Reprinted from Business Insider by Áine Cain on September 2, 2017.
Labour Day tends to be a pretty low-key US holiday.
Workers across the country typically receive a Monday off to enjoy the unofficial end of summer and shop the sales.
But the history behind the day is far more dramatic and charged than this modern day observance suggests. US President Grover Cleveland signed the holiday into law just days after federal troops brought down the bloody Pullman strike in 1894.
Indiana state professor and labour historian Richard Schneirov, who edited “The Pullman Strike and the Crisis of the 1890s,” told Business Insider that this particular strike proved to be a sort of “culmination” of the fraught debate over labour, capital, and unions in the 19th century.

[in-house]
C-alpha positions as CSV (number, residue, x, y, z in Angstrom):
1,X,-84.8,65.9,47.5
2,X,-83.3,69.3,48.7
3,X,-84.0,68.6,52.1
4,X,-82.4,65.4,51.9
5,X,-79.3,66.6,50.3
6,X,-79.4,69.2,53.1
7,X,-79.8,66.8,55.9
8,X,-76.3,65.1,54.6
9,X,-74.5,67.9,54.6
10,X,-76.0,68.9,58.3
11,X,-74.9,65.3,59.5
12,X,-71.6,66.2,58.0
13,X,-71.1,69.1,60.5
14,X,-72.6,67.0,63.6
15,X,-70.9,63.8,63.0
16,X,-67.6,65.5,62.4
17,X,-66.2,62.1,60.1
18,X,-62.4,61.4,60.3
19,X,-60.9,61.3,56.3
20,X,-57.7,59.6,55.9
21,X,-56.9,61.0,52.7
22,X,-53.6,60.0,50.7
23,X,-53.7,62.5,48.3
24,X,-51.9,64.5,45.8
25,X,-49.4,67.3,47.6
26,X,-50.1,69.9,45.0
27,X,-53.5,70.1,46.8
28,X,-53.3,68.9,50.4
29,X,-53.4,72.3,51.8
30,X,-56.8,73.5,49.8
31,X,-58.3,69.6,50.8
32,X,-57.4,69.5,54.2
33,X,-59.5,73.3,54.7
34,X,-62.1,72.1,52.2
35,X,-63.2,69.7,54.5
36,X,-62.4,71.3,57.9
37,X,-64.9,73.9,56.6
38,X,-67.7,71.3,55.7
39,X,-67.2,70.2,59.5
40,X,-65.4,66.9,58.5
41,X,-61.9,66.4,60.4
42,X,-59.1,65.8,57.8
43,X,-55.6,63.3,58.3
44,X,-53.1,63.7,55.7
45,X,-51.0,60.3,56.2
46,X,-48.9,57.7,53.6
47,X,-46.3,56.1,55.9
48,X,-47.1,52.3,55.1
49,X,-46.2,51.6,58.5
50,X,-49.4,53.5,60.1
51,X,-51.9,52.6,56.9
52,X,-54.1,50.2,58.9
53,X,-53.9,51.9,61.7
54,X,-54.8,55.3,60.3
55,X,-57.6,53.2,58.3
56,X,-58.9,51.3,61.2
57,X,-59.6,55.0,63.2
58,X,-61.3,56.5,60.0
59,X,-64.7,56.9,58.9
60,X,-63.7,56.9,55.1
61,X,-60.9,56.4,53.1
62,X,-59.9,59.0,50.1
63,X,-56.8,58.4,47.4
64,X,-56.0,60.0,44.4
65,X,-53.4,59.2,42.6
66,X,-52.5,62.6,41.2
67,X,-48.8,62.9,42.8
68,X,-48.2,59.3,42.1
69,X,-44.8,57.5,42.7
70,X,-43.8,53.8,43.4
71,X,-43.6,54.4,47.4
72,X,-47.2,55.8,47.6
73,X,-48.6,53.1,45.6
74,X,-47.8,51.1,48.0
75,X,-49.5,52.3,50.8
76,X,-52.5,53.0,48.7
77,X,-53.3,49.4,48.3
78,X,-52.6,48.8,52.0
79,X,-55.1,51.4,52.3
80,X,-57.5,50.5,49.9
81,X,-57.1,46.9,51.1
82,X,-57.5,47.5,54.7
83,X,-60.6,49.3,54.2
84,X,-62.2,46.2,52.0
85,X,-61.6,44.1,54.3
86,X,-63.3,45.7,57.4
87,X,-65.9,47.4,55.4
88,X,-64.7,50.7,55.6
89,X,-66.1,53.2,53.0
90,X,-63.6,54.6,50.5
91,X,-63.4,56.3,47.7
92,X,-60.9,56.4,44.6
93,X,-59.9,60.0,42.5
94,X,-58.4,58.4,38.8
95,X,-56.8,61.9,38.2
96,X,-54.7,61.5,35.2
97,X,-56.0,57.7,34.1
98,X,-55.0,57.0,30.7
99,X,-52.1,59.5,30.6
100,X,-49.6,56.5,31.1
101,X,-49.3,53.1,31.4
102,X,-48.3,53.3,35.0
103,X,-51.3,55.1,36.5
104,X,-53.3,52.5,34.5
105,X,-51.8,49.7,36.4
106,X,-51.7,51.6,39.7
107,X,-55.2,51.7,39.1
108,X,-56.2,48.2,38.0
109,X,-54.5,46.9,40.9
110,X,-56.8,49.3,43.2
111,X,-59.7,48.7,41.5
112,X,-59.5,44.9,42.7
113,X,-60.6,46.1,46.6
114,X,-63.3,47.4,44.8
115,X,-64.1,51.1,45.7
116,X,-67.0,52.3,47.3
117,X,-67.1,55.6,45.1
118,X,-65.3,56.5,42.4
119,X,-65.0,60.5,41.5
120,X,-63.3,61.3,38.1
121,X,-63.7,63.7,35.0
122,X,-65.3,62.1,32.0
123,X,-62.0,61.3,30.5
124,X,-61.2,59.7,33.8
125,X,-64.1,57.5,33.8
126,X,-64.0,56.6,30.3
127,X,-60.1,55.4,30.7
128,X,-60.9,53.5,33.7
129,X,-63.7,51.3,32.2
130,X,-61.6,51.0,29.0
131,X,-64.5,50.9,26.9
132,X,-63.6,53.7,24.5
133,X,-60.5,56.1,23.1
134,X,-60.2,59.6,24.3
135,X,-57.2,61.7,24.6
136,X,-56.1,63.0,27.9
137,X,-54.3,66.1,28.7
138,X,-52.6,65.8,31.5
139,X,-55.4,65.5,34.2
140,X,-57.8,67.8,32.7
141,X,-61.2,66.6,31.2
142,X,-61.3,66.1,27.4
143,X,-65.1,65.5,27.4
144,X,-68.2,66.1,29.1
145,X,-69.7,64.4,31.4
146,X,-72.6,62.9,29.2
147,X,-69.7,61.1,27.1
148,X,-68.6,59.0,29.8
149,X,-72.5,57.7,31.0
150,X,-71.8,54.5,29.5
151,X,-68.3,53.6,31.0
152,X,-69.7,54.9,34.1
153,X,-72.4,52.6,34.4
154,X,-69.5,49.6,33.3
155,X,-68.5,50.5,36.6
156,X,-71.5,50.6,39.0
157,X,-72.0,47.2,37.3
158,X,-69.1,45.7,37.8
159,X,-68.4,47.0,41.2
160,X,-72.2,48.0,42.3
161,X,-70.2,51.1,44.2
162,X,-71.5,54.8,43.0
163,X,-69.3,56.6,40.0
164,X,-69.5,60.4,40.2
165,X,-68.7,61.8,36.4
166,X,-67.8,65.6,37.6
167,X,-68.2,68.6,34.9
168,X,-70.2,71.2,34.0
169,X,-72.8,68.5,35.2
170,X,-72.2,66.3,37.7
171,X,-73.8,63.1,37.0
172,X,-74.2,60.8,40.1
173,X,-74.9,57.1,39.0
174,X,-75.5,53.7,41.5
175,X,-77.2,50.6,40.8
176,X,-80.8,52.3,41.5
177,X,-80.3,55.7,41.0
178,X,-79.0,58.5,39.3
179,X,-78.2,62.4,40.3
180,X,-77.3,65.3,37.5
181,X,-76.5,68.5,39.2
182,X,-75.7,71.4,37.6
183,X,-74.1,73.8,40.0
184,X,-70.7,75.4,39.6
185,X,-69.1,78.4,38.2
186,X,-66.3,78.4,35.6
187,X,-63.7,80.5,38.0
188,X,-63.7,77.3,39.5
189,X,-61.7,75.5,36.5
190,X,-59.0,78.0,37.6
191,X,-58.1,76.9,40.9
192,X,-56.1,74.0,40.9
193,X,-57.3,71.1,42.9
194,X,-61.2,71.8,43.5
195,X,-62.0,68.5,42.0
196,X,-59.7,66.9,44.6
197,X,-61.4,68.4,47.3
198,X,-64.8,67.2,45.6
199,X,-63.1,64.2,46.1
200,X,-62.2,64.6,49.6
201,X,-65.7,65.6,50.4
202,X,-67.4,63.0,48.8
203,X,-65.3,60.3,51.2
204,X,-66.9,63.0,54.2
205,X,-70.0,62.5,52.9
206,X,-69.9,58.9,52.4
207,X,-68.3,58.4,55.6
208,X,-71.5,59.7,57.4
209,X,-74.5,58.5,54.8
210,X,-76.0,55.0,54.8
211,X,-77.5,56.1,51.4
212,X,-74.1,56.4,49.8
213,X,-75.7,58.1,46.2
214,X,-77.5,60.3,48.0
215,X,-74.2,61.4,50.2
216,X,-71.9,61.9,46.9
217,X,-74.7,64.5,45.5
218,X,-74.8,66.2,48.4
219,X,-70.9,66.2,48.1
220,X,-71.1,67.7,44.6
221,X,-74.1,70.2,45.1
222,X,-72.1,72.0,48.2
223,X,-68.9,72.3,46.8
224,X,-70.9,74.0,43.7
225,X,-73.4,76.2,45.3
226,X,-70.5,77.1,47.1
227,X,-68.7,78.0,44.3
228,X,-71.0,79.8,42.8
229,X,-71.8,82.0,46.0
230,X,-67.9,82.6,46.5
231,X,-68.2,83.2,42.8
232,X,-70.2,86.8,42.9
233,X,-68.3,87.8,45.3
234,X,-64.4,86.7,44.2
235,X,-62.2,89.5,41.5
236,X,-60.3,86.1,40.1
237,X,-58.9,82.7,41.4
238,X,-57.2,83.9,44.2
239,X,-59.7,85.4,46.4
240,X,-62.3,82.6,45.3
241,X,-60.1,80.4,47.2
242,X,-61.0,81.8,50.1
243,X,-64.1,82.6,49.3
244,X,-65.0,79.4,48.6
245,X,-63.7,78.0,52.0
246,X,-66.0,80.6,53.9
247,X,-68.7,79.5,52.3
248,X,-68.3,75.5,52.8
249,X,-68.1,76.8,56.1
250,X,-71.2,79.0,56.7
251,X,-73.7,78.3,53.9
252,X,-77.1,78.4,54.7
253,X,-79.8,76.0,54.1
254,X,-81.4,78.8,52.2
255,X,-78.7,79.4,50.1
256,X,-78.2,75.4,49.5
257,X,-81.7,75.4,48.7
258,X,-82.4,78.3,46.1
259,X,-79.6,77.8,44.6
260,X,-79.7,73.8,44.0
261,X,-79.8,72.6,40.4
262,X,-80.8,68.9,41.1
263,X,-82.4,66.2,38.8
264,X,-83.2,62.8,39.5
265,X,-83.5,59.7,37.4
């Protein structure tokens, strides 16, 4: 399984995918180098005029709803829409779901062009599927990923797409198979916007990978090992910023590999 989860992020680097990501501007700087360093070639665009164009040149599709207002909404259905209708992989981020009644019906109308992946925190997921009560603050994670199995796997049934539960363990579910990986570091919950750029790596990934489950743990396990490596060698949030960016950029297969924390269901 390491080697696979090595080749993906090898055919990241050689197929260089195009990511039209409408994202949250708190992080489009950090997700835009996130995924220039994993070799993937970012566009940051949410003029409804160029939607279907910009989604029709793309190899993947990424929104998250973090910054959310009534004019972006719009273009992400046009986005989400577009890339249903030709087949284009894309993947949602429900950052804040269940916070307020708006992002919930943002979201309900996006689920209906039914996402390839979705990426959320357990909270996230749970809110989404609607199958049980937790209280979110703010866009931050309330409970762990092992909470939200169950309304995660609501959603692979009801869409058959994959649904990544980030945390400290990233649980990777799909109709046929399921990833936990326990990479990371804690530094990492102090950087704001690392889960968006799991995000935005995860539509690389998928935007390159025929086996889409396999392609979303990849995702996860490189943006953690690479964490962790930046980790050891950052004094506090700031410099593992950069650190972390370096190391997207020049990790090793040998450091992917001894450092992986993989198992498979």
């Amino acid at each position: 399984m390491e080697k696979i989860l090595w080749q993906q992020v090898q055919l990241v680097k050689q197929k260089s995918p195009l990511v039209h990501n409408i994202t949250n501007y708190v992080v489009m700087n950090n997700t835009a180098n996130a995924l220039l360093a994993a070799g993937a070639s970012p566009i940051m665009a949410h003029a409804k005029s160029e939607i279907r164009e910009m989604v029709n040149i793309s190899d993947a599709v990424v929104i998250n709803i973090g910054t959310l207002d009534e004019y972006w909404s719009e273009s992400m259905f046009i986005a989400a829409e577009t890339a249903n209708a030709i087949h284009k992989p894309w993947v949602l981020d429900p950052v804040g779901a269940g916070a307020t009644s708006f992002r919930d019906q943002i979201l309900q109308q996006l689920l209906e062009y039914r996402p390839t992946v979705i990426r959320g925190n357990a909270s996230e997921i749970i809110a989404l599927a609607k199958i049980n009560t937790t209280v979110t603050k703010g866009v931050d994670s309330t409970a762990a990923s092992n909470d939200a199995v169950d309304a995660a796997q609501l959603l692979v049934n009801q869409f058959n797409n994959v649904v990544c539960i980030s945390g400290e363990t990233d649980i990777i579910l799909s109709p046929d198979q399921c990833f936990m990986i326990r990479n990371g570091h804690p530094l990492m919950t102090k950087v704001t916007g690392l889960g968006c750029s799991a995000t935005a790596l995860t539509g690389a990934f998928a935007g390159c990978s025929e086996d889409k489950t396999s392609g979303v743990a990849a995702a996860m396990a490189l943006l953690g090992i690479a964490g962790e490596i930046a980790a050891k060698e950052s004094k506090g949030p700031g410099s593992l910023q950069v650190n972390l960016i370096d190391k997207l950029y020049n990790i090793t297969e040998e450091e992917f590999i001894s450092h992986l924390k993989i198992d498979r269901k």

The setting for the strike was the company town of Pullman, Chicago. The Pullman Company hawked an aspirational product: luxury rail cars. …
Labour Day wasn’t the only product of the strike. [American Railway Union president Eugene V.] Debs was arrested and jailed for six months. The ARU, one of the biggest unions of its time, fell apart. Pullman died of a heart attack three years after the riots. Investigations were launched over the incident and found that Pullman was partly to blame for what happened. These reports helped to warm public opinion to the idea of unions. …